One D&D, the next phase of Dungeons and Dragons, has been officially announced for 2024 release. While you’ve likely heard the news elsewhere by this point, there is a lot to be excited about. One of the aspects I am most excited about is that it seems like the developers are relatively happy with Dungeons and Dragons as it is here toward the end of fifth edition thanks to Tasha’s Cauldron of Everything and Monsters of the Multiverse. As a storyteller, I’m always interested in how a roleplaying system will empower the players to create their character and to add their story to the collective.
So far, even though it has been a discussion in the community, it appears that Wizards is going to stick with the term “Race” instead of another term, such as species or ancestry. That discussion aside, character race appears to be mostly de-emphasized in character creation. Note: it doesn’t become UNimportant, but it now feels like it is a decision equal to background.
There are some cases where this shift feels the most changed and that is that there are no more half-elves or half-orcs appearing in this document. While it’s not a definite that they are no more as a separate race, there are now fairly fluid rules for how you can combine any two humanoids to create a character who has some traits from both parents. That aarakocra-goliath love-child you’ve been dreaming up is now easier to create. What I appreciate about this is that it means that this sort of thing isn’t “homebrew” anymore– you can create a half-dwarf, half-orc without breaking a sweat.
Another change along these lines is that there is a major shift in understanding when it comes to “sub-race.” Some races are combined into a single race now with the understanding that the differences really were intended to be cultural. The dwarf is the prime example of this: no longer are there mountain and hill dwarves as much as there are dwarves who live in the mountains and dwarves who live out on the hills. Other races do separate out into “lineages,” acknowledging physical and mechanical variations which do matter. Elves are still separated out into high elves, wood elves, and dark elves, but this is partially understood as elves connected more to magic, elves connected more to nature, and elves more connected to the underdark– each elven lineage has a buff at first level, gains an innate spell at 3rd level, and another one at 5th level.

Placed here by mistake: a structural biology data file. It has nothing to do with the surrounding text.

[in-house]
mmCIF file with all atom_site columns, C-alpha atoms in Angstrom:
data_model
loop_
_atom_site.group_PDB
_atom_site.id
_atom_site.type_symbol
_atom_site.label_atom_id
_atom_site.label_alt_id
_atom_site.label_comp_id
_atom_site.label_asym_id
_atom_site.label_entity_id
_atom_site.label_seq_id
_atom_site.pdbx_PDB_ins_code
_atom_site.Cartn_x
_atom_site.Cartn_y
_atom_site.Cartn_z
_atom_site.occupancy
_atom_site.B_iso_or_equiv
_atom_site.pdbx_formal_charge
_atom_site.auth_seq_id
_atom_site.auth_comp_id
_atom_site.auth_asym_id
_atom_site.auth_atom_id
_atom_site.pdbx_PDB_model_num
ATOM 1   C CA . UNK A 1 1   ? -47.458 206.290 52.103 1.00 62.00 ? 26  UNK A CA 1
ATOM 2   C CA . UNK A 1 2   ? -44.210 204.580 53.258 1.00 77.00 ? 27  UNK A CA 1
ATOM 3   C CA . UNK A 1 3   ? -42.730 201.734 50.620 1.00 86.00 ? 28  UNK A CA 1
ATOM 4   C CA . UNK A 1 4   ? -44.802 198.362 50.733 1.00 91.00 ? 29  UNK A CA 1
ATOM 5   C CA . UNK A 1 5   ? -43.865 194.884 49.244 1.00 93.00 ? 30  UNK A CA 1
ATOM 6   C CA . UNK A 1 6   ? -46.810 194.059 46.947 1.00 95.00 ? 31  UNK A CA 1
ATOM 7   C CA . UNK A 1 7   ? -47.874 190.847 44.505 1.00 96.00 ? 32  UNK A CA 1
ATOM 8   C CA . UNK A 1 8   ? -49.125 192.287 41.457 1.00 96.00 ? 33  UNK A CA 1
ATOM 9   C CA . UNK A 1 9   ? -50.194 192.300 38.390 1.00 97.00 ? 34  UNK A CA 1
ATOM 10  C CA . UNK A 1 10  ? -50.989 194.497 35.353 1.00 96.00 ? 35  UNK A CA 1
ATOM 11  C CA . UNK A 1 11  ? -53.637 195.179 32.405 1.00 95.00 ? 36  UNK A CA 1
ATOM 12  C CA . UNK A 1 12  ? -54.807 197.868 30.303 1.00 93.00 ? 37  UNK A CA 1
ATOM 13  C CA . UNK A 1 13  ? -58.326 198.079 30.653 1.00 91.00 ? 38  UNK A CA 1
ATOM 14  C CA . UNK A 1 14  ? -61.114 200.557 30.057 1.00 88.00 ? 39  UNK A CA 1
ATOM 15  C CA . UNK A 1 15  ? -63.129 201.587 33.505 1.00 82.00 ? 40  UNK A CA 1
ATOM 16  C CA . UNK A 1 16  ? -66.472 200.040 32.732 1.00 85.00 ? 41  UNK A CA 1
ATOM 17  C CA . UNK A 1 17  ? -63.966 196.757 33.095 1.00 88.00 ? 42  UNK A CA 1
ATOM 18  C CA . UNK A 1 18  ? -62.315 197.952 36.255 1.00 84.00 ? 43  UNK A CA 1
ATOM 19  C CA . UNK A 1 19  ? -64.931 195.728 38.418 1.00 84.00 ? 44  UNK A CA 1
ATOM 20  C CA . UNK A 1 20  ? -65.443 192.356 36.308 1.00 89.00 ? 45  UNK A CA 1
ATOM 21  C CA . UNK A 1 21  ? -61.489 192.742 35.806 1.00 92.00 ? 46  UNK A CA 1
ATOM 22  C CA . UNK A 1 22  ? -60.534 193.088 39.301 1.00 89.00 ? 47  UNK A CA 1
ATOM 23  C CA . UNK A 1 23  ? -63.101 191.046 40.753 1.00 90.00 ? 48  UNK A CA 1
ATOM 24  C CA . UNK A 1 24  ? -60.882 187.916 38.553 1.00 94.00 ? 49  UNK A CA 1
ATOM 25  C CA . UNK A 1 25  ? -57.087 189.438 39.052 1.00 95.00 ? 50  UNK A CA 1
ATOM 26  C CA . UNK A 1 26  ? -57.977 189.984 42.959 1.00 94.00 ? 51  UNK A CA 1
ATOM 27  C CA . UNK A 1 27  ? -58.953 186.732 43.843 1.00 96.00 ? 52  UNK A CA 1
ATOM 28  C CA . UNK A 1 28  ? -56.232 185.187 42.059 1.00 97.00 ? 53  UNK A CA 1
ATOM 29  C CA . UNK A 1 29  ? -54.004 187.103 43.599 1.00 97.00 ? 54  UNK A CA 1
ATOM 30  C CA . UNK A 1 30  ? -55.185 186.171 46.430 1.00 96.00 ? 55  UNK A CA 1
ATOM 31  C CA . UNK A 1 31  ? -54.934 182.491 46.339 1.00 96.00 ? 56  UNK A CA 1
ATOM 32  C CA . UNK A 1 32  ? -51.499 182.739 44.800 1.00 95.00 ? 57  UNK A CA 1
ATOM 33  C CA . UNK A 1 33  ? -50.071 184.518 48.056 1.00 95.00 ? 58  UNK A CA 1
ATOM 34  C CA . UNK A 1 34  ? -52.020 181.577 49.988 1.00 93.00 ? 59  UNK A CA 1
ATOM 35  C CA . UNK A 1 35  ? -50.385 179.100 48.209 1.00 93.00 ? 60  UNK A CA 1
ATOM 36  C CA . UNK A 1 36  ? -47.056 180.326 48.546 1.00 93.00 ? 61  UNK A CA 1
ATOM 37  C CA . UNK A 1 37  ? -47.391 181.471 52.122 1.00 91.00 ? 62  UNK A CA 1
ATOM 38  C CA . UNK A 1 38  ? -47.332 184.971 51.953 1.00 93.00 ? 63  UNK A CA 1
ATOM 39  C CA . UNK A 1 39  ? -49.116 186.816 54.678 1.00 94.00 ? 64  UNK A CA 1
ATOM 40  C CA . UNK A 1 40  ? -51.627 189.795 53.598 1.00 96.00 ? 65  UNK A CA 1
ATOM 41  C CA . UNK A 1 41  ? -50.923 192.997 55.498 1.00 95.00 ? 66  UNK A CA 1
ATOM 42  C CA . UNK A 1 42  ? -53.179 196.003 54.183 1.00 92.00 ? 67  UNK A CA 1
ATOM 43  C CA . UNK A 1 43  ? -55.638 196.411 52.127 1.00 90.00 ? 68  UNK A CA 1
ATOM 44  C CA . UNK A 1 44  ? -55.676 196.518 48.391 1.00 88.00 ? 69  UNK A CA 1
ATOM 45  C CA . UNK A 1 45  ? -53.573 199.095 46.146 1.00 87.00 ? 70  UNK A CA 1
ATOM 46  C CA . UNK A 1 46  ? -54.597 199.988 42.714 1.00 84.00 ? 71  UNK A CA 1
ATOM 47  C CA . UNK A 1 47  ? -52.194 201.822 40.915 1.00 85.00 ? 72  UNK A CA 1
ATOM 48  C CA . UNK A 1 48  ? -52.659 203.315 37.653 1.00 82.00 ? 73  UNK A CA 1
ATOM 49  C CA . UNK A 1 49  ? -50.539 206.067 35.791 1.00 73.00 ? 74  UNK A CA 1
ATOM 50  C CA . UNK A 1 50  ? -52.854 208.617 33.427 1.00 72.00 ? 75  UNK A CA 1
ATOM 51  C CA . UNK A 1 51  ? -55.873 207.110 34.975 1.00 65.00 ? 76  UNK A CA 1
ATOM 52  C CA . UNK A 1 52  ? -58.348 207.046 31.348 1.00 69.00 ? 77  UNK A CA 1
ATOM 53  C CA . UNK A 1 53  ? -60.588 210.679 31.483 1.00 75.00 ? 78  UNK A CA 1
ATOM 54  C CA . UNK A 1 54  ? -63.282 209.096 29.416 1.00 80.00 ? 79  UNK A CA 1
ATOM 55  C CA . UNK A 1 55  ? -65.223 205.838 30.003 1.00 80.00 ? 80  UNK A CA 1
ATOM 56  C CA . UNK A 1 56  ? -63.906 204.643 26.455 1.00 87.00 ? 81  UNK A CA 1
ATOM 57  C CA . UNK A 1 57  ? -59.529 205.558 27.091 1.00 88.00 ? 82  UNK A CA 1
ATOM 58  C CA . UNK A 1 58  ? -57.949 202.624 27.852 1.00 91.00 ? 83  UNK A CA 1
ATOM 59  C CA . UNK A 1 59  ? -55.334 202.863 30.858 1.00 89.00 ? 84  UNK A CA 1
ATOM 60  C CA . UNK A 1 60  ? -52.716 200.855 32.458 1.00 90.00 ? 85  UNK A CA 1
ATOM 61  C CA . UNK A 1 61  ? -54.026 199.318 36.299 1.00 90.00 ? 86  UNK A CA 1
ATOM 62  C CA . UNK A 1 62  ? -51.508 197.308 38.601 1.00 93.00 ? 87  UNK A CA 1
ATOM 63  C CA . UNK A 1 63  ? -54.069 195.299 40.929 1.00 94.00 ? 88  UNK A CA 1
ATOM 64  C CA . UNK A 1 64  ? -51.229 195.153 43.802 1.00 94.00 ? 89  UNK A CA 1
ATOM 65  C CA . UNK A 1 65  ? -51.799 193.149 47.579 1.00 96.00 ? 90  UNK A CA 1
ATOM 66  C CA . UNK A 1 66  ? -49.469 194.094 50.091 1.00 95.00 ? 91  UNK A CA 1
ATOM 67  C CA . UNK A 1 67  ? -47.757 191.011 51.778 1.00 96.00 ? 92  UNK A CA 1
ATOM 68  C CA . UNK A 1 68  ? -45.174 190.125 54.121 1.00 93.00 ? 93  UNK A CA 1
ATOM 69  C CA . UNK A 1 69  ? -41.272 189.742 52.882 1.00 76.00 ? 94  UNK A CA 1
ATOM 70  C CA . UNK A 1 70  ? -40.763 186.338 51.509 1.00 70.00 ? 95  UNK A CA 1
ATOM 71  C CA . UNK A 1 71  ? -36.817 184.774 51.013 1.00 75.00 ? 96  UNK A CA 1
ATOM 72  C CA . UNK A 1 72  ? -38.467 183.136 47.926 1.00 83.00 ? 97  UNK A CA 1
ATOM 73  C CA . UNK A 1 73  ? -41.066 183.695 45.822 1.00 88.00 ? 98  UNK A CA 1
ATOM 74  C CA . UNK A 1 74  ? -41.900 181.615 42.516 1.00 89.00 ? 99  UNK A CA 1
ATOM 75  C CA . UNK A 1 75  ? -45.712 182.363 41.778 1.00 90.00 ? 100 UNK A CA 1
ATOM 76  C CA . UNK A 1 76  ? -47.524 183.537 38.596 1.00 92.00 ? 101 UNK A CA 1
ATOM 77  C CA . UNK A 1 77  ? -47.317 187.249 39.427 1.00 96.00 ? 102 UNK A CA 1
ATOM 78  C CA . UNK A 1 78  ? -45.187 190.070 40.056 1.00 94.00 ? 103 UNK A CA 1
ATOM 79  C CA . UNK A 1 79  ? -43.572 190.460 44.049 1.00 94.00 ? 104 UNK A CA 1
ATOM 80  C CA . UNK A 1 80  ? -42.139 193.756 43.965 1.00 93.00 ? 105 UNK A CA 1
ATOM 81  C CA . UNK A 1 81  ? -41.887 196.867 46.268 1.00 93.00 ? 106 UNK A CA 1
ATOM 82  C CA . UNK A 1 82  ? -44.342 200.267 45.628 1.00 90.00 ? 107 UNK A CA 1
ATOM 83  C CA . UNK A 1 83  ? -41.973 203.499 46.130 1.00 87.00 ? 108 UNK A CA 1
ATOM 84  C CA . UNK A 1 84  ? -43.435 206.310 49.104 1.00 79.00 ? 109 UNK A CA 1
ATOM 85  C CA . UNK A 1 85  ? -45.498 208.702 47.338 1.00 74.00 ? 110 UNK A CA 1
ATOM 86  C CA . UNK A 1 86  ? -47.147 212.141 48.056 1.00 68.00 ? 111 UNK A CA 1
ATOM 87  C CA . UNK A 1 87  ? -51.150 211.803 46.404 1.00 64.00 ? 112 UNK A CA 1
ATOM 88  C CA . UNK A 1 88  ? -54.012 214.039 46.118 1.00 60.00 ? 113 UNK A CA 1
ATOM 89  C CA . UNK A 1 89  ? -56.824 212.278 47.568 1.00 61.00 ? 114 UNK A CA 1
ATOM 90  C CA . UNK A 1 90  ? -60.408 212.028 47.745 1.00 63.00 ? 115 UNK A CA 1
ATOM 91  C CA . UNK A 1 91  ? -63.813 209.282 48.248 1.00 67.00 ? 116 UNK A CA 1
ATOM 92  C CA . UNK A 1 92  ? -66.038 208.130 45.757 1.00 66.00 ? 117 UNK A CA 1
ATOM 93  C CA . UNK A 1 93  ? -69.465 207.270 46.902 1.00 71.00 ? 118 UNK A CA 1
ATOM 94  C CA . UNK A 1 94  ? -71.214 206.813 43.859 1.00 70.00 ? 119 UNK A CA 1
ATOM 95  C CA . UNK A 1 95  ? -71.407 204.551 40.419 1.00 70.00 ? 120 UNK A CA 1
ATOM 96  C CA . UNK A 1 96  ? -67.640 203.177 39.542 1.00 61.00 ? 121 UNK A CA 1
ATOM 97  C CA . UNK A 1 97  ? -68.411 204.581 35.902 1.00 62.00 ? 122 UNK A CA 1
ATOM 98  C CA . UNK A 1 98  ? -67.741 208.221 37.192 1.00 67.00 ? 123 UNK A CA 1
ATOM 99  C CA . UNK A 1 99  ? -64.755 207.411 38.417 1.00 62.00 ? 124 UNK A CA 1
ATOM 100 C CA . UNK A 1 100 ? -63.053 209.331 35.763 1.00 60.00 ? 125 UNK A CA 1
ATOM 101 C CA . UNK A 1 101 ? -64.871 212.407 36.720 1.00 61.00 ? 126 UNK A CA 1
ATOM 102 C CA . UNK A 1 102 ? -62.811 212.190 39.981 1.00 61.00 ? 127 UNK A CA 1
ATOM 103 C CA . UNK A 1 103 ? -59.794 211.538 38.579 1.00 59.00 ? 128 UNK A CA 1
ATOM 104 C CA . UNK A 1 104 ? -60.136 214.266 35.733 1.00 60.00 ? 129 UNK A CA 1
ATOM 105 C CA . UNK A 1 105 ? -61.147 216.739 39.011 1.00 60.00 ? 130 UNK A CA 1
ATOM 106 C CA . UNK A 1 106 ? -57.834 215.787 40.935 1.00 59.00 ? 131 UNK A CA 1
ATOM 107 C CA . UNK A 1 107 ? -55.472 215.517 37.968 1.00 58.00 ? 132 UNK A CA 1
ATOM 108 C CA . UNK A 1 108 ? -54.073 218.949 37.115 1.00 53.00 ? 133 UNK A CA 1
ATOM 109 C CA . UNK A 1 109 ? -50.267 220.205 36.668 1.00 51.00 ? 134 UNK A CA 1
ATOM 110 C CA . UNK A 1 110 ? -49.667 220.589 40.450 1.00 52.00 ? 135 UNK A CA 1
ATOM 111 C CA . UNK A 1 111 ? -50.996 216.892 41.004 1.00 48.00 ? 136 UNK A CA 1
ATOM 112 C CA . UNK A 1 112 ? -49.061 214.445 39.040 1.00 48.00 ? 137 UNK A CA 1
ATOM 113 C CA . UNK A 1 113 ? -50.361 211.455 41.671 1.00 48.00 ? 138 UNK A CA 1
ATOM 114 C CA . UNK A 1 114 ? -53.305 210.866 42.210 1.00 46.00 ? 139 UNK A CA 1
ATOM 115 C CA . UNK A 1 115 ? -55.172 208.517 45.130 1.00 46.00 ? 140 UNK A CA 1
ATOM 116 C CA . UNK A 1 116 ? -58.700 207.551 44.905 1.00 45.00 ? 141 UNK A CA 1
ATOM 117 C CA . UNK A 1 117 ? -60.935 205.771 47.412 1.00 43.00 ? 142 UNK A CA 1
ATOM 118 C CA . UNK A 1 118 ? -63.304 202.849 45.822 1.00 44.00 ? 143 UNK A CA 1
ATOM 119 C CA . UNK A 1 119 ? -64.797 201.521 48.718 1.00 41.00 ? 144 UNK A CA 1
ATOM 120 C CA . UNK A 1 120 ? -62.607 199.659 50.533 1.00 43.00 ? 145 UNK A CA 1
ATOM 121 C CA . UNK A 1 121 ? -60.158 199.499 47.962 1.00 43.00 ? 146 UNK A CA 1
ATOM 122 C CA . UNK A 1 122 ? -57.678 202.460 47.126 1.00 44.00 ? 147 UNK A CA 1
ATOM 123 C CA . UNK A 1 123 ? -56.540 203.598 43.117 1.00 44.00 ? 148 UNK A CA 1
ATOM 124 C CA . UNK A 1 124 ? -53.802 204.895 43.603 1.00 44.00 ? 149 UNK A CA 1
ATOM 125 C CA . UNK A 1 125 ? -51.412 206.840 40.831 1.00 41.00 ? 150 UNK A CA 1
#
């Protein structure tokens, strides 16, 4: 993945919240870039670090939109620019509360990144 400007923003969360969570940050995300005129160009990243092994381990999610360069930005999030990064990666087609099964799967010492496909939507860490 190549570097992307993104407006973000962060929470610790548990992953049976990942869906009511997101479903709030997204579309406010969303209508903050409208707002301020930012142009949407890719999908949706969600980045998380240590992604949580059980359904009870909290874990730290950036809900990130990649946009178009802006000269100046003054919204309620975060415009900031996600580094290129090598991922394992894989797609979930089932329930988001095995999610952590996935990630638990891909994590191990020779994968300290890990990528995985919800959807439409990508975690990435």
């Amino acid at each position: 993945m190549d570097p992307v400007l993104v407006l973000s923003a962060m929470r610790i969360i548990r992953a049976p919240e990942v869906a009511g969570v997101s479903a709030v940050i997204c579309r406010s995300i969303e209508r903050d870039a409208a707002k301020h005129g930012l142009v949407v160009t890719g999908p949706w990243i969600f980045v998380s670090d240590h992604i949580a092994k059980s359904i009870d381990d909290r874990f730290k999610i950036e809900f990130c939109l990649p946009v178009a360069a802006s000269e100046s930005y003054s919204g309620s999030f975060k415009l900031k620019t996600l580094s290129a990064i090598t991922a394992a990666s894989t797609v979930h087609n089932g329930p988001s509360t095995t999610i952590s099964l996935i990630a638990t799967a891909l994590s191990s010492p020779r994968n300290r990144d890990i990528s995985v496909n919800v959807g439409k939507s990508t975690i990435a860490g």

The one thing that does stand out in this section as a slight negative is that a new race is added: the ardling. I haven’t seen many people weigh in on it yet– but as they are described as “celestial” and the aasimar are “celestials,” I’m not sure what their place really is or what gap in play they’re really meeting. Maybe it’s a rename for the aasimar? That would be fine in my book– but otherwise it’s one of the only parts that feels superfluous.
One of my favorite parts of this update is that background feel so much more important of a decision now than before. In 5e, race and class gave so much and background seemed to mostly just give flavor. Backgrounds now are where ability score improvements are given, you gain two skills, one tool, one language, one 1st level feat, and some equipment (or coin to spend).
Really, with that in mind, you can create any kind of specific background you want. It feels wide open for a lot of choices. I love that ability score improvements are based on background, not on race. I love that there are example backgrounds that you can tweak to fit your character best.